Humanists question Baylor University study on American belief

In a major “gloves off” press release this week the Council for Secular Humanism gave a scathing critique of last year’s Baylor University Religion Survey of 2008, recently published in a book What Americans Really Believe (Baylor University Press, 2008).  The Council for Secular Humanism argues that the Baylor study chose to neglect or creatively interpret date from Gallup, Harris, and Pew other sources that point to belief in a personal God declining in America and the rise of secularism:

* Numerous Gallup studies show that firm disbelief in God or a universal spirit has risen fourfold since the 1940s. Baylor researchers misinterpreted data from just two early Gallup polls, then combined them with data from a handful of other studies, creating an inaccurate impression that unbelief has held steady for more than 60 years.
* Respected studies from Gallup, Pew, CBS, the BBC, and others find that between 10 and 13 percent of Americans either reject or doubt God’s existence. Two recent Harris Poll studies that used special methods to help unbelievers identify themselves found an unprecedented 21 percent of Americans at least doubting God’s existence. The Baylor team makes no mention of this data and relies on significantly lower figures.
* Data from the Pew Center, the National Opinion Research Center (NORC), and the Harris Poll now show that America is entering into the same process of secularization that previously occurred in other Western countries. Baylor researchers disregard this data and continue to maintain — inaccurately — that “faith American style” is holding its own.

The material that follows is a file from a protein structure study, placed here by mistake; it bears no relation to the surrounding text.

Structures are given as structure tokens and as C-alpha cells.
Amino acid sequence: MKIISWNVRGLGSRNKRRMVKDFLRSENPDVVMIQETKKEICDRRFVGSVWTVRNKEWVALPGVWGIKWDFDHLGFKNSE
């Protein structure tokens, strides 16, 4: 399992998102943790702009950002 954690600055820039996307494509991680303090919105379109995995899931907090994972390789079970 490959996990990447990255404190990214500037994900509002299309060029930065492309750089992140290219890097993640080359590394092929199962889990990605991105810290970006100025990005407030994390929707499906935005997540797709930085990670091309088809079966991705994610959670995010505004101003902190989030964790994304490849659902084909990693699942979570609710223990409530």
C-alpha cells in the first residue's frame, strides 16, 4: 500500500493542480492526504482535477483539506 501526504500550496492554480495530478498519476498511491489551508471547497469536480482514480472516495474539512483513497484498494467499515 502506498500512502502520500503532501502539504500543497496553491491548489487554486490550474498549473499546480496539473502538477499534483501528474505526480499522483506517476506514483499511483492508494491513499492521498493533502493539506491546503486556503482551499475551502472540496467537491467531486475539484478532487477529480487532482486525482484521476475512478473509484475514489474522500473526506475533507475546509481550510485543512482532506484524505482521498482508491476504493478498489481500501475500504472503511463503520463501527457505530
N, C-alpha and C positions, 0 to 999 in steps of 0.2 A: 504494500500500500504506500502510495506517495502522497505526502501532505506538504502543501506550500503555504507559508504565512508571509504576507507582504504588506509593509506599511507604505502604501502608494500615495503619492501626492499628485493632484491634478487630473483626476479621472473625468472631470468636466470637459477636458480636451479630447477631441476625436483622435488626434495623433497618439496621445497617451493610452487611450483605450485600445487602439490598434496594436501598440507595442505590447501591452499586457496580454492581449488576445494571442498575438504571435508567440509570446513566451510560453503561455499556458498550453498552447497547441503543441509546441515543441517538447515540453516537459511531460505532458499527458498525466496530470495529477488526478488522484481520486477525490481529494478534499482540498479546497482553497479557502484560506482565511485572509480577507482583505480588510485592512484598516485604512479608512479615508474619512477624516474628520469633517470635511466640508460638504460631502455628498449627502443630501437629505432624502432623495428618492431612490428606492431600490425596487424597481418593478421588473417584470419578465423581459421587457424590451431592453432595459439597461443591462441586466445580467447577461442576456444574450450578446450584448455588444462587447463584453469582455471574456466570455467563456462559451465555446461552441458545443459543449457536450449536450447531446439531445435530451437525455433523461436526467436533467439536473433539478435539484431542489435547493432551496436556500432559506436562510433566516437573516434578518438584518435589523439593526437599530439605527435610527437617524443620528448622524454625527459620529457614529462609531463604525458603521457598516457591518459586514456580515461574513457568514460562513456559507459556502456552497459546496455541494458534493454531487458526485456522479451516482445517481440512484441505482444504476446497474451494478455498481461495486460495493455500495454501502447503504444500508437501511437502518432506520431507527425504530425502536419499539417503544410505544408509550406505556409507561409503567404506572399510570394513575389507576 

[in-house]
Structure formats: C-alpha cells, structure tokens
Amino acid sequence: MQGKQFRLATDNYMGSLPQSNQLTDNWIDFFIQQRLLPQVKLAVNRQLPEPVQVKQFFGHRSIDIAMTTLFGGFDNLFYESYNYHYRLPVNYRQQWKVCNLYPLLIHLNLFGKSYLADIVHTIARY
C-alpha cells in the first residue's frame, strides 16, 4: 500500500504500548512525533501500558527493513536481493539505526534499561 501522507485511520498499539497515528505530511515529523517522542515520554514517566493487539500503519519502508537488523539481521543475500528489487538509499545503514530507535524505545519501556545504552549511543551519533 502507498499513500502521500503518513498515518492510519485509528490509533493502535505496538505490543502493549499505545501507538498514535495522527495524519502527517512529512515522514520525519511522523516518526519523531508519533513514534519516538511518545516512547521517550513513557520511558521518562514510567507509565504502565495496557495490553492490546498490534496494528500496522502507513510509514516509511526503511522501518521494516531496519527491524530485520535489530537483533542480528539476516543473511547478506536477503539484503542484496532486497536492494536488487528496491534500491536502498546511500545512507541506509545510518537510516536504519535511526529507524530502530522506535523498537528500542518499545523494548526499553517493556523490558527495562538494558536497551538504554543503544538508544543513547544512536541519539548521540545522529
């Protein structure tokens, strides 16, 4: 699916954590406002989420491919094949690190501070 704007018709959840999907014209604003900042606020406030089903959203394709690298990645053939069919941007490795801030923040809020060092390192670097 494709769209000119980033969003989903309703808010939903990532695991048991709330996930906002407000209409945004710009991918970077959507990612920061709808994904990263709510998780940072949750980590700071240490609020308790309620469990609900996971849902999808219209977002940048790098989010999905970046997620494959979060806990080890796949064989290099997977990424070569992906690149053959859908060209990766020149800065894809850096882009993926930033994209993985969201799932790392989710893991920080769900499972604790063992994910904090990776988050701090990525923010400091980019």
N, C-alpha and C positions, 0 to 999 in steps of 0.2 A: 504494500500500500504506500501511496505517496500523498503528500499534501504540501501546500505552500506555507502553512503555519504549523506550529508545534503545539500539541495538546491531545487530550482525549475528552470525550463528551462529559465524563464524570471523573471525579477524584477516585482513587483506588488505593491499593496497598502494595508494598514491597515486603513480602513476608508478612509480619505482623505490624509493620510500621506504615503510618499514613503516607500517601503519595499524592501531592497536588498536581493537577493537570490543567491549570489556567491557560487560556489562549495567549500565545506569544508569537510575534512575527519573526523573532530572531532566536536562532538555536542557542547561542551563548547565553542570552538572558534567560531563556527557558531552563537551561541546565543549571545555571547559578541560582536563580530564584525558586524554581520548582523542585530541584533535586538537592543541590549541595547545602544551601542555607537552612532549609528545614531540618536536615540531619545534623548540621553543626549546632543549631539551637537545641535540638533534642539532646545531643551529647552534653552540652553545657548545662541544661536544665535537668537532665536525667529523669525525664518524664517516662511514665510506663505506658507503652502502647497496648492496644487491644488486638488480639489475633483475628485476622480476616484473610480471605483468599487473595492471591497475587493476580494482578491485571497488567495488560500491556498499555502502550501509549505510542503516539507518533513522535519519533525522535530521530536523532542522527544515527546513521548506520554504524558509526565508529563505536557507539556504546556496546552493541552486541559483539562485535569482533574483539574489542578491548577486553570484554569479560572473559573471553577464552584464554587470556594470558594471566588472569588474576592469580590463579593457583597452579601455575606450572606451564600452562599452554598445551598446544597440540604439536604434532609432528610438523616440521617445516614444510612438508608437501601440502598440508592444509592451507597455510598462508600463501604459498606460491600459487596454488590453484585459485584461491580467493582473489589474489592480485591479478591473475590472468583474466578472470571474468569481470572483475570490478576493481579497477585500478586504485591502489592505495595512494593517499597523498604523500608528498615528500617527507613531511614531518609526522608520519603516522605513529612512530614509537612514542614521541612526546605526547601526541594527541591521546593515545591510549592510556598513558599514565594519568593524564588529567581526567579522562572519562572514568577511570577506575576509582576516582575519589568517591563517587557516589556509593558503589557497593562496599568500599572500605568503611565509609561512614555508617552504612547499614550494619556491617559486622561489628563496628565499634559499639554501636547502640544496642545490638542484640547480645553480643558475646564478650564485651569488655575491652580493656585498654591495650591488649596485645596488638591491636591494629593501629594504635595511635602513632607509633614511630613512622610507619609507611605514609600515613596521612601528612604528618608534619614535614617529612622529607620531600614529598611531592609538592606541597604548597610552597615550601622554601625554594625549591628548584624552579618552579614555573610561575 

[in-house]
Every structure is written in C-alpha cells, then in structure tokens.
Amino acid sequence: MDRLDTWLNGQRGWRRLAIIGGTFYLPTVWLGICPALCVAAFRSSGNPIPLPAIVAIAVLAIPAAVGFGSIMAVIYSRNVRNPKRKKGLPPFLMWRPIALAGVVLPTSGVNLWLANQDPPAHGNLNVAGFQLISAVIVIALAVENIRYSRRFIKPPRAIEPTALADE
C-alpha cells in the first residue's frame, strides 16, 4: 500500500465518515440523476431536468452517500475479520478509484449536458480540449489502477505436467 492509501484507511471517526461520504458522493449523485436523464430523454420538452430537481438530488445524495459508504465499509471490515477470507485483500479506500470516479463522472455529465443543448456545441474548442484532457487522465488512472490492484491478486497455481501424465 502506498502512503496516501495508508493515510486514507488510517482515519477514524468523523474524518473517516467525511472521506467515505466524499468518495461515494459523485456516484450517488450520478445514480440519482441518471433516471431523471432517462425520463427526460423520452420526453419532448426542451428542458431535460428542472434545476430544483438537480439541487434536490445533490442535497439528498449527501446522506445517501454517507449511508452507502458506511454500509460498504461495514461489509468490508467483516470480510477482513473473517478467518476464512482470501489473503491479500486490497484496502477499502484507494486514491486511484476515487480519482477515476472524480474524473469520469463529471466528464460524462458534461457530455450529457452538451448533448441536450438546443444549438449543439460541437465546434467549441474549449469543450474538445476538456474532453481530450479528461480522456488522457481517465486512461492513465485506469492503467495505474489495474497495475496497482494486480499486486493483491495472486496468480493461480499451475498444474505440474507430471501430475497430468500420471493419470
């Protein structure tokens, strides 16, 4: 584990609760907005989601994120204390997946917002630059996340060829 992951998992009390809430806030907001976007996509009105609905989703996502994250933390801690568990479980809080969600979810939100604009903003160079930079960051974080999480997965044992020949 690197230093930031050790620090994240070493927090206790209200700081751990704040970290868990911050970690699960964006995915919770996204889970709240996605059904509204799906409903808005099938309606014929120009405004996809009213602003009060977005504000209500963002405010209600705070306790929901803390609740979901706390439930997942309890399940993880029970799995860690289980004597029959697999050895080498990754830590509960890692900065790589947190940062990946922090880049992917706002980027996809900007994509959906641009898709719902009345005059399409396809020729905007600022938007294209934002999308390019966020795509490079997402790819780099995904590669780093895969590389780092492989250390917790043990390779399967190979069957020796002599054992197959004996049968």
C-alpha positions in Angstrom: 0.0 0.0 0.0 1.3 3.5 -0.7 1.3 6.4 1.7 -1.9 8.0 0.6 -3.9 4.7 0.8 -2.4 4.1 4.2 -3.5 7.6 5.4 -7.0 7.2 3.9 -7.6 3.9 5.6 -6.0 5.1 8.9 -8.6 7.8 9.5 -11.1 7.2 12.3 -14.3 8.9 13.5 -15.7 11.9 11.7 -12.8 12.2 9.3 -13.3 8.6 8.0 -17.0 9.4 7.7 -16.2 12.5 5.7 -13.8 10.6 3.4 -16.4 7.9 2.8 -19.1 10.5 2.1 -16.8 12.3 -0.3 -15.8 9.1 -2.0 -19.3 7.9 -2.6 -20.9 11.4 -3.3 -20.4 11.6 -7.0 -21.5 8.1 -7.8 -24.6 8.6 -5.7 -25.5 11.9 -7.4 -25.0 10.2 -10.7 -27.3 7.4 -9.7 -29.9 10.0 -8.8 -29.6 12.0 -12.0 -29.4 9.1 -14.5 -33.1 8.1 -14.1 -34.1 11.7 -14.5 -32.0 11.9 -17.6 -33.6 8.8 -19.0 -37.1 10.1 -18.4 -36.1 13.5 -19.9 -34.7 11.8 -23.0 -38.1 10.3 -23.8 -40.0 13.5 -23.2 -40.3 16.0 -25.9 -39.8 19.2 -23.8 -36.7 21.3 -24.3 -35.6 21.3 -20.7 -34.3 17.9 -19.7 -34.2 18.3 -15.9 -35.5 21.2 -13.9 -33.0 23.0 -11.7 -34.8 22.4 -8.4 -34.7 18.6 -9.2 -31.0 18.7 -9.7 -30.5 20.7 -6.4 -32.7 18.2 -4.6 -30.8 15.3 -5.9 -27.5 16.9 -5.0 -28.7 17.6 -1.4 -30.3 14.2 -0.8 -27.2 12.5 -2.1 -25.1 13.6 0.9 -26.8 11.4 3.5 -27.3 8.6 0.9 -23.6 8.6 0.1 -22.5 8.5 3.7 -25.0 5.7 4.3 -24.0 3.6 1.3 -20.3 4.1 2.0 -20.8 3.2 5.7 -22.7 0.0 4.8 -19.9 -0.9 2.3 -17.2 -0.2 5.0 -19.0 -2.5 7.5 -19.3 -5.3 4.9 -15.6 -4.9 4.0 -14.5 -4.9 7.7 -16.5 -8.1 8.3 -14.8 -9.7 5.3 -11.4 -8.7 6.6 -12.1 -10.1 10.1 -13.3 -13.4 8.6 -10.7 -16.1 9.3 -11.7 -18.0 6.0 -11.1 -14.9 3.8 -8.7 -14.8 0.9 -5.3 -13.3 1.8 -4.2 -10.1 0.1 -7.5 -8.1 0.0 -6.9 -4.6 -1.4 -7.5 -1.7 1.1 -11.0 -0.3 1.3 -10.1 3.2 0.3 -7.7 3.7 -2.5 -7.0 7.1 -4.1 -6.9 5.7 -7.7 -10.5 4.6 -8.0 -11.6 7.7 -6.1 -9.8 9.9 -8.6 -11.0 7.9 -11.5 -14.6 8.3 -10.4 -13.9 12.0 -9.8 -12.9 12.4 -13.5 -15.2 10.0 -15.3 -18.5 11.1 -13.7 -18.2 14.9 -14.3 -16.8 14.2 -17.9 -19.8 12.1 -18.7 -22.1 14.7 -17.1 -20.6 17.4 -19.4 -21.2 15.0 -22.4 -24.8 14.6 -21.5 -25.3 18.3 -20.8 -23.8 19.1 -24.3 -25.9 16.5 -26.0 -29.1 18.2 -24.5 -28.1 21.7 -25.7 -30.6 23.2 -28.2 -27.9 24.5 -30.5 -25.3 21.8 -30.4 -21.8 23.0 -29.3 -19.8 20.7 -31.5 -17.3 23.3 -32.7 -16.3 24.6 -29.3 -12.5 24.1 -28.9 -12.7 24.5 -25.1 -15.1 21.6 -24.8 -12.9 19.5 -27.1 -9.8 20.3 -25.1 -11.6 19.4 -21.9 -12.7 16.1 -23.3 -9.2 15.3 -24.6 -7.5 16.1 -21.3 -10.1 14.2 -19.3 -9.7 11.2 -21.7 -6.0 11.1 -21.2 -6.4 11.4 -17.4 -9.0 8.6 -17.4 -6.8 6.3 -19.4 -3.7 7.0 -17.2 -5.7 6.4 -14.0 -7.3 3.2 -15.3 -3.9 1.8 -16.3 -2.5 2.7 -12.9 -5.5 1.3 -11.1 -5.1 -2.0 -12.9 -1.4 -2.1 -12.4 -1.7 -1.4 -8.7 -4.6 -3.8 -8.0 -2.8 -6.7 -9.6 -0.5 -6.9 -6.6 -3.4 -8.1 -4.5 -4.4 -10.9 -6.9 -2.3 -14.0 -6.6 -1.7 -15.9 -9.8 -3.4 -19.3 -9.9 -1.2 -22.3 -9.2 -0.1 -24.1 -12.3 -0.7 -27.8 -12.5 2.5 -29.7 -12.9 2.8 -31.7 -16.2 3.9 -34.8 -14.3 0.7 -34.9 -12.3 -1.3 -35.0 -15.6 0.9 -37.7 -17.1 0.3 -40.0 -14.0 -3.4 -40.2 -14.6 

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One thought on “Humanists question Baylor University study on American belief

  1. I’m not surprised; it’s a very self-serving study. As a Baylor Alum ’92, I read an article about it in the alumni magazine.

    Funny thing, though: It was at Baylor I began my path away from theism. A combination of the New Testament and Old Testament classes (required to complete a degree at Baylor) actually inspired a great deal of my doubt in the Bible, original sin, and organized religion. The seeds of this doubt were sown studying parallel creation/flood myths, the progression of prophets fighting the influence of dieties from other cultures, the minute differences between the four gospels, the mysterious Q source and apocrypha, and the conflict between Paul and Peter. I may also have been influenced by some of my studies in literature and the educational psychology that leans toward secular humanism.

    With the caveat that I think I’m a unique case and don’t speak for Baylorites in general, I found myself leaving the Catholic church where I was catechism teacher and cantor. I began exploring the heresies that the Church fought over centuries in order to remain universal, maintain power centrally, and spread its mission. I find myself somewhat sympathetic to the reasons behind calling a thought heresy, but not at the cost of so many lives and rich traditions.

    I was unchurched for a long time. I found Pathways because I wanted to socialize my kids in an environment that explores many sources but has a healthy attitude about science (after being completely turned off by a Baptist Bible Boot Camp), and I love Pathways’ SpiritPlay curriculum, where I’m teaching now. Bonus, I feel very much at home in the adult groups at Pathways, a belongingness I hadn’t felt in other places I’d visited.

    I really enjoyed your sermon on Brigid, which I saw online, and I’m sorry I was too sick to attend services Sunday (definitely feeling those blahs). Looking forward to more in a similar vein!

    Namaste,
    TereLyn

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